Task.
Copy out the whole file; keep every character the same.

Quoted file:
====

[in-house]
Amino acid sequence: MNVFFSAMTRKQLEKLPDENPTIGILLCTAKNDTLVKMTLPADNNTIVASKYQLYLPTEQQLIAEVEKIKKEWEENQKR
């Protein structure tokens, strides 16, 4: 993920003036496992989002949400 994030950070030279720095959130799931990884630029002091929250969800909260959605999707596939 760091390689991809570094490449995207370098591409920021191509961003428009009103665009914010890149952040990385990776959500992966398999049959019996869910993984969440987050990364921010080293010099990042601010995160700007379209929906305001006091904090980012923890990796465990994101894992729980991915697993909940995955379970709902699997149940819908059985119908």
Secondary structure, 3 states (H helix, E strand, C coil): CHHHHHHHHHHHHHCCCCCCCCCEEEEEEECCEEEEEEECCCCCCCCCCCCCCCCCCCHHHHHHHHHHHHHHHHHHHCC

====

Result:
[in-house]
Amino acid sequence: MNVFFSAMTRKQLEKLPDENPTIGILLCTAKNDTLVKMTLPADNNTIVASKYQLYLPTEQQLIAEVEKIKKEWEENQKR
């Protein structure tokens, strides 16, 4: 993920003036496992989002949400 994030950070030279720095959130799931990884630029002091929250969800909260959605999707596939 760091390689991809570094490449995207370098591409920021191509961003428009009103665009914010890149952040990385990776959500992966398999049959019996869910993984969440987050990364921010080293010099990042601010995160700007379209929906305001006091904090980012923890990796465990994101894992729980991915697993909940995955379970709902699997149940819908059985119908």
Secondary structure, 3 states (H helix, E strand, C coil): CHHHHHHHHHHHHHCCCCCCCCCEEEEEEECCEEEEEEECCCCCCCCCCCCCCCCCCCHHHHHHHHHHHHHHHHHHHCC